Since visiting the museum, I have re-watched the classic film Titanic, which, while Rose and Jack are fictional characters for plot purposes, the details of the movie are very true to the actual series of events. It made me feel extremely sad and hate stupid people.

The museum took us through the making of the Titanic, the unsinkable ship which created a huge industry boom in Ireland but was also extremely taxing on the men working the ship. This then led to how the Titanic came to sink, and why there were so few survivors.

We all know the story. 2200 people on board, only enough lifeboats to carry roughly half of these people. Then, when the boat did sink, the lifeboats were only half filled before being deployed, meaning in the end, approximately 700 people of 2200 were saved.

The final message got to me the most. Before SOS was the distress signal, it was the morse code for Come Quickly. Distress (CDQ).

The final message from the Titanic:

From the Titanic museum, we made our way to the Peace Walls via a lunch stop as it was going to be quite a hike. I ordered for the table 4 Irish Coffees as that was what we had agreed, and was promptly humiliated by the waiter and the table as he returned saying, "Can tell you're not from around here as no one orders an Irish coffee!"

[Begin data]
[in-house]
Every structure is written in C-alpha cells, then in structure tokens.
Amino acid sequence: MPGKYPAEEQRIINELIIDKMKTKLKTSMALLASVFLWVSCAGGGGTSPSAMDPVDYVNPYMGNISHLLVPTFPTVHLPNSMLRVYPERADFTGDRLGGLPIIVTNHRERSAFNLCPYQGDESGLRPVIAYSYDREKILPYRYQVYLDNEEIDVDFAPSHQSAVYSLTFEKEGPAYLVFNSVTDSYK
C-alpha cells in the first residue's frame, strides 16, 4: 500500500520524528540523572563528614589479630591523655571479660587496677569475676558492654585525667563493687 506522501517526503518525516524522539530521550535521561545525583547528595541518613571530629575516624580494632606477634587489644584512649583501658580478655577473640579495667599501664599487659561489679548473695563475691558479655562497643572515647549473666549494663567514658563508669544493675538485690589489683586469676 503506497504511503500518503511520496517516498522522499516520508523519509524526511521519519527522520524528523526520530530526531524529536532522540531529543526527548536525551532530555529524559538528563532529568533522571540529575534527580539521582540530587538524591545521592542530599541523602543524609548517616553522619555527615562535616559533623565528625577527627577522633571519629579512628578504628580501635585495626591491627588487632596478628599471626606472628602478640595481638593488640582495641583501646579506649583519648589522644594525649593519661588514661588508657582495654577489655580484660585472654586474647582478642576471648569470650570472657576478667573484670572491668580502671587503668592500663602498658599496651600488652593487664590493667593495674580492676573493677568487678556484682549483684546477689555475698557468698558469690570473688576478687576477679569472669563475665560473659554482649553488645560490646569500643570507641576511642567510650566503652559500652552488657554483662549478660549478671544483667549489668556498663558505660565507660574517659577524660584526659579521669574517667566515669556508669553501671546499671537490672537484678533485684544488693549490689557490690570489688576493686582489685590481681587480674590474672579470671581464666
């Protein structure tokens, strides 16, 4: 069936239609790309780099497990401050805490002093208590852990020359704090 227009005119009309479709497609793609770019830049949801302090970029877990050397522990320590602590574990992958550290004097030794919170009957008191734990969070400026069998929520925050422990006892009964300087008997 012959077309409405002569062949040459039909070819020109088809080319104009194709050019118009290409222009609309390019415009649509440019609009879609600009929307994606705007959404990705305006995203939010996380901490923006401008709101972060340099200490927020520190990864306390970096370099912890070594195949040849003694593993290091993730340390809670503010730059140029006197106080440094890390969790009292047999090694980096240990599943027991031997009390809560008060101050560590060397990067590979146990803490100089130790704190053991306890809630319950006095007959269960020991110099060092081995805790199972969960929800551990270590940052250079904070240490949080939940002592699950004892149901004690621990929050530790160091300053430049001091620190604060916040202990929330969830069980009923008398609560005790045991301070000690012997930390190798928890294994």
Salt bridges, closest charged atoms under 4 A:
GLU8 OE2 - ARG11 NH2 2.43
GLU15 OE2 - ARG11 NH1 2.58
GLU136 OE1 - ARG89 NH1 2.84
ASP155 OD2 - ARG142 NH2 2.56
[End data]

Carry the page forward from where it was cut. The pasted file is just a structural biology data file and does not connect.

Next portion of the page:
Oh well. It was still delicious. Very strong, but!

Peace Walls
Cory had visited the wall the day he arrived and we followed his lead. However, when we approached the entrance he had used, it was blocked off. A large, metal gate blocked the traffic across the road; a constant reminder of times past. Googling this, it turns out that yes, the main gates are closed still to this day on a Sunday, but there were other entrances and so we wandered that way.

The Peace Walls were first erected in 1969 and divide the Catholic and the Protestant neighbourhoods of Belfast. They were created very, very high and span over 5km, to try to curb the violence between the two factions.

Now, the wall remains, and has a completely different feel to the Berlin Wall, another divider that I have visited. The Berlin Wall, as we all know, was torn down in 1989, whereas the Peace Walls remain upright to this day, even if movement can be made between the two sides now. It was eerie, and the mood was completed by the distance sound of a Mr Whippy icecream van, with the faint tones of Greensleeves the background music to our visit. Few cars came past, no other foot travellers.

Like the Berlin Wall, it was covered in interesting graffiti and artwork, and after studying it for some time we realised we had to return to the station so we could catch a bus back to the airport.

Right about here, it began raining on us, and a bunch of kids threw stones at us. It was a sombre end to the visit, but I am so very glad I have no seen Northern Ireland, the British part and I do very much recommend this little city.

Til next time,